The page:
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Why Eve Kosofsky Sedgwick Was My Heroine

Why Eve Kosofsky Sedgwick Was My Heroine

Why Eve Kosofsky Sedgwick Was My Heroine

Musician and manager Claudia Gonson, of the Magnetic Fields, remembers her mentor and friend — a poet and literary critic, and one of the originators of queer theory.

I first read Eve's work in grad school in the mid-'90s. By 1998, I had left grad school and was working in an entry-level job at HarperCollins in New York. There, my supervisor told me she was auditing a course with Eve Kofosky Sedgwick at the City University of New York's Graduate Center.

Eve was teaching a yearlong Proust course, in which students read Remembrance of Things Past throughout the entire year. I dashed to the Graduate Center and begged my way into the course as an auditor. I ended up matriculating as a Ph.D. candidate one semester later. In the five years I spent as a Ph.D. student, I took every course that Eve taught -- I think it was seven different classes. I joked that I majored in "Eve Studies."

To say her impact on me was world-changing would not be an understatement. I am not alone in feeling this way.

My involvement with Eve's prodigious and curious intellect came during her CUNY years, from 1998 onward. While issues of queer identity and queer politics were still central to her being, she had also taken on new intellectual engagements, some of which were related to her long-term cancer diagnosis.

Her CUNY classes engaged with fun, varied topics, among them Buddhism, chaos theory, textiles, performativity, and shame theory. Additionally she taught some studio arts classes: one about crafts, one about bookmaking.

Despite this ever-changing curriculum, there was always the sense that one was following threads that touched other threads, and together created a canon of thought. It was like listening to a legacy artist like the Beatles. A Hard Day's Night may sound very different from The White Album, but when you study the whole canon, later parts will reflect earlier parts, making the entire experience all the richer.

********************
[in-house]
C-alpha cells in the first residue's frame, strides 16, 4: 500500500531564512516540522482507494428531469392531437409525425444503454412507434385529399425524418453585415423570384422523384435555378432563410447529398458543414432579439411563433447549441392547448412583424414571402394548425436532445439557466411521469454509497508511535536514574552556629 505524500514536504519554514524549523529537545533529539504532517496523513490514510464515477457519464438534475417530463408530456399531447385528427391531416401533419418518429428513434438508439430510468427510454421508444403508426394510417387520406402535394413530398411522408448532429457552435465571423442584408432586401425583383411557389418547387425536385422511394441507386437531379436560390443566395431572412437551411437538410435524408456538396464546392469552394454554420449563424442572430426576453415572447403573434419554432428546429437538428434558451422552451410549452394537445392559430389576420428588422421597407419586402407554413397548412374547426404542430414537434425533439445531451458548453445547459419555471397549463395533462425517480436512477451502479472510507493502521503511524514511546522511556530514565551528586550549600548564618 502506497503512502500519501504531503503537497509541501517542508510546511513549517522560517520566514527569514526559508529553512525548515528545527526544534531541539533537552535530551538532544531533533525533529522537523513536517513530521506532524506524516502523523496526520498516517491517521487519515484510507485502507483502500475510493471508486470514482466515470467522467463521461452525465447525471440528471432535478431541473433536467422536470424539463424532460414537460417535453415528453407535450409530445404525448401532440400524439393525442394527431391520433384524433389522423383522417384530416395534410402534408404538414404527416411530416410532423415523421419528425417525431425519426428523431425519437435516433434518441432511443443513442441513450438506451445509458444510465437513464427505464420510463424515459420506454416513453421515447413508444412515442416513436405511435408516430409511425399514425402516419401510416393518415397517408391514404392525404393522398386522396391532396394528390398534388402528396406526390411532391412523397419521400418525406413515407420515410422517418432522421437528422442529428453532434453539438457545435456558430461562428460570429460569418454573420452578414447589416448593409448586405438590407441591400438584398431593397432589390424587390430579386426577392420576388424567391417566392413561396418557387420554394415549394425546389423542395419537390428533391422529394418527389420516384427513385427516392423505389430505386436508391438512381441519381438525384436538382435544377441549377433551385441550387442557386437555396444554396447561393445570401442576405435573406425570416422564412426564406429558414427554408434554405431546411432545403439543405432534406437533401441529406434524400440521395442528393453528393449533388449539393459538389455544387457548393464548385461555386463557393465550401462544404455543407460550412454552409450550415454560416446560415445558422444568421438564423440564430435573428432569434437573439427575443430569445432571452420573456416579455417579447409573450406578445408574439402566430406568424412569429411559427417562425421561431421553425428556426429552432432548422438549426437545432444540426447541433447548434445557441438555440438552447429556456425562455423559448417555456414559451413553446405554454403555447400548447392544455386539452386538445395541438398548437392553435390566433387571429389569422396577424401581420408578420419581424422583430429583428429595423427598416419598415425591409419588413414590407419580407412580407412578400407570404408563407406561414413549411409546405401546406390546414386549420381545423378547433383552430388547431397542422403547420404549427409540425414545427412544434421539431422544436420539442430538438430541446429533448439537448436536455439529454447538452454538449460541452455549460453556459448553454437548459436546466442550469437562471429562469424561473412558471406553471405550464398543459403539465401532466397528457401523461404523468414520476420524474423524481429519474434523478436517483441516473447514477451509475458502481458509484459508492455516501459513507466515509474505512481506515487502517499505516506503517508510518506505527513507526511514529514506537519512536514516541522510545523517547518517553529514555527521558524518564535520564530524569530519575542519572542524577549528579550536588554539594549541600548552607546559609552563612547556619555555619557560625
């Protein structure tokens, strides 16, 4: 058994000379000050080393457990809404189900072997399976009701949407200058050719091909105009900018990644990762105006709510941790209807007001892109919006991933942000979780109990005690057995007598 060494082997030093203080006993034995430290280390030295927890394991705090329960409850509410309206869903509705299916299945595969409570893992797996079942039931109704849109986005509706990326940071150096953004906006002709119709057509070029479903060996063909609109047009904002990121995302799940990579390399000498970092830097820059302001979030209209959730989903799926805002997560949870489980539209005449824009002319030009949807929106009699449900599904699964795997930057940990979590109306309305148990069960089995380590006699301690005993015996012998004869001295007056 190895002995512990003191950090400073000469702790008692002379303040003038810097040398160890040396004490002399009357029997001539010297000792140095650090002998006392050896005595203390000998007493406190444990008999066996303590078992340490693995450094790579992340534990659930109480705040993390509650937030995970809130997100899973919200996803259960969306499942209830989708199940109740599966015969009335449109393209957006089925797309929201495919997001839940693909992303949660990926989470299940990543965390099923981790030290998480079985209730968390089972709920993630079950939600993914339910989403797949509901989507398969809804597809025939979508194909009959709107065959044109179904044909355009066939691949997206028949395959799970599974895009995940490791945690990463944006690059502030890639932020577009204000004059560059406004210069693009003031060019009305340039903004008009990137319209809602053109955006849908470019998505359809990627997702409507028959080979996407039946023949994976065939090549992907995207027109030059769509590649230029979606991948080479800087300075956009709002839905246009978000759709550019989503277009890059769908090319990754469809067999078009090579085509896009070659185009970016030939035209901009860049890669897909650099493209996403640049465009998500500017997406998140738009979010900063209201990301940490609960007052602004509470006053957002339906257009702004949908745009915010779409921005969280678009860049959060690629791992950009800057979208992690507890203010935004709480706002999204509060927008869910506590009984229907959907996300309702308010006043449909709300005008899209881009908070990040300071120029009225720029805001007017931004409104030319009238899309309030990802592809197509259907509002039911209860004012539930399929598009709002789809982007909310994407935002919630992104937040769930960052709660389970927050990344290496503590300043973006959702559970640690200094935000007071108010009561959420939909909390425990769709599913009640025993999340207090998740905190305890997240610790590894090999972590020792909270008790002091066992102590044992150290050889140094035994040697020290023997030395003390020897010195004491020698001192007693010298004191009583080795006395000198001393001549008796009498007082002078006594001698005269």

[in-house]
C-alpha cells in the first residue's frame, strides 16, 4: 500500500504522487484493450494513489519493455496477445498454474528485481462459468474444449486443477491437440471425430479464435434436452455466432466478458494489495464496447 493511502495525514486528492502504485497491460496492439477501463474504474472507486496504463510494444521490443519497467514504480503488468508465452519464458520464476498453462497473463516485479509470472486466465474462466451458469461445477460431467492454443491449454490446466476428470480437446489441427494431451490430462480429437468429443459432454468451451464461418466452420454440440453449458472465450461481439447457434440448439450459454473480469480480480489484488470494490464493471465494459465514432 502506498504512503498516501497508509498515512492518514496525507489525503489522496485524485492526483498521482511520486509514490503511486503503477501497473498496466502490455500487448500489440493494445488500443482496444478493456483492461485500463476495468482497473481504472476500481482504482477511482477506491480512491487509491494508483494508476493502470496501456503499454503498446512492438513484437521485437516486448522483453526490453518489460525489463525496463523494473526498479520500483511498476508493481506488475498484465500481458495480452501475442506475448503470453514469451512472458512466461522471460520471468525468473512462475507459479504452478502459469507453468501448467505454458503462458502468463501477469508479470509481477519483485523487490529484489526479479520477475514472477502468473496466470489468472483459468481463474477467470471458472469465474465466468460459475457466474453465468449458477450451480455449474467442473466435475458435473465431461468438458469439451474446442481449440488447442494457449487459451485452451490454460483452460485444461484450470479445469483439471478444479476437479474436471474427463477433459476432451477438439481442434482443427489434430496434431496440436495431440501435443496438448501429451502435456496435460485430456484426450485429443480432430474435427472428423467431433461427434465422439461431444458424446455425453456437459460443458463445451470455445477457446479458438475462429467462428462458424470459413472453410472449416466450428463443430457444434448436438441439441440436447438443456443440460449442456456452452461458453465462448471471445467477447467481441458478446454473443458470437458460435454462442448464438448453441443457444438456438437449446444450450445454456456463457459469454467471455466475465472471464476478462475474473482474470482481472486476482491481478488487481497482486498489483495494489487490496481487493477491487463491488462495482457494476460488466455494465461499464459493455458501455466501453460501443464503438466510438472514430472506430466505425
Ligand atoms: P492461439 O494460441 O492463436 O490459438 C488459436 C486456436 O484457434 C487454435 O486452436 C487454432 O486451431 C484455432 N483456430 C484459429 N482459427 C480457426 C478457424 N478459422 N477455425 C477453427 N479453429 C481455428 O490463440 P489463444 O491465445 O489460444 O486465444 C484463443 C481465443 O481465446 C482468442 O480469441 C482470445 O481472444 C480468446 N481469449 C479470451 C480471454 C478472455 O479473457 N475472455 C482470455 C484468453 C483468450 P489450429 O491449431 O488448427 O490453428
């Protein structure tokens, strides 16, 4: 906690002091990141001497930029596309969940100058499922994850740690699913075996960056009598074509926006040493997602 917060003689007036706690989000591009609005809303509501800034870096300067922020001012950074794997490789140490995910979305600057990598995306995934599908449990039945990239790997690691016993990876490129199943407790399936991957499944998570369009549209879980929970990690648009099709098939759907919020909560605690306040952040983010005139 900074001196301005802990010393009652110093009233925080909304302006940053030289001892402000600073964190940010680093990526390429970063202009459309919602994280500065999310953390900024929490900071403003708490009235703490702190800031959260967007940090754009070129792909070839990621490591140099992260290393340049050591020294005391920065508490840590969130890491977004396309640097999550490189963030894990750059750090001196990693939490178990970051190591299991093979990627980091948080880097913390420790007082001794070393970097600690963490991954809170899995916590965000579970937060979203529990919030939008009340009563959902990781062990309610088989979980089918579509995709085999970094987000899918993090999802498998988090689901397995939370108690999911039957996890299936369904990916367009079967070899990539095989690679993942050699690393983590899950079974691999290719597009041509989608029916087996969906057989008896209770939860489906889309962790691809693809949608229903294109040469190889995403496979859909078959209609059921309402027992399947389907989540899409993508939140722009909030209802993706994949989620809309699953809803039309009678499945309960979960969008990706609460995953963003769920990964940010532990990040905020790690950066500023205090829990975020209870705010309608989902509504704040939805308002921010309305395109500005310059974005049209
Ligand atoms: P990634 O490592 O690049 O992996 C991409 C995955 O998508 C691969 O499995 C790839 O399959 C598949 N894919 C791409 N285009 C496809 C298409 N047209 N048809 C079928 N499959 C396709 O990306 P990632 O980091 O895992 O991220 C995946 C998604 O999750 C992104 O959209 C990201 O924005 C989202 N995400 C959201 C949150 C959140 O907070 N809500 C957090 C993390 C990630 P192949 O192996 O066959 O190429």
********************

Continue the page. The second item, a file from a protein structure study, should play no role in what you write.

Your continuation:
It was Eve who lovingly suggested I drop out of my Ph.D. program in 2003. I wasn't really progressing with my own body of work, although I was certainly having a great time. She promised she wouldn't abandon me as a friend, and after I left the program I grew to develop a friendship with Eve and [her husband] Hal and many of their friends, colleagues, and other students. Eve and Hal liked the Magnetic Fields, and when I would go on tour, Eve would make sure to send former students or colleagues to the show. In this Buddhist way, she actively worked to connect her community, to make us into a web with no center, rather than centering on her. I really believe she did this to lessen the pain of her loss from our lives. And, while I miss her intensely, it is comforting to have the web of Eve's community around me, whether it be social, or to read and watch academic lectures about her work.

Eve passed away in April 2009, and that December I became pregnant. I decided to name my daughter Eve. It worried me somewhat to do it. But she was always so gracious about sharing everything she had with everyone around her, I had a feeling she wouldn't mind.

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Claudia Gonson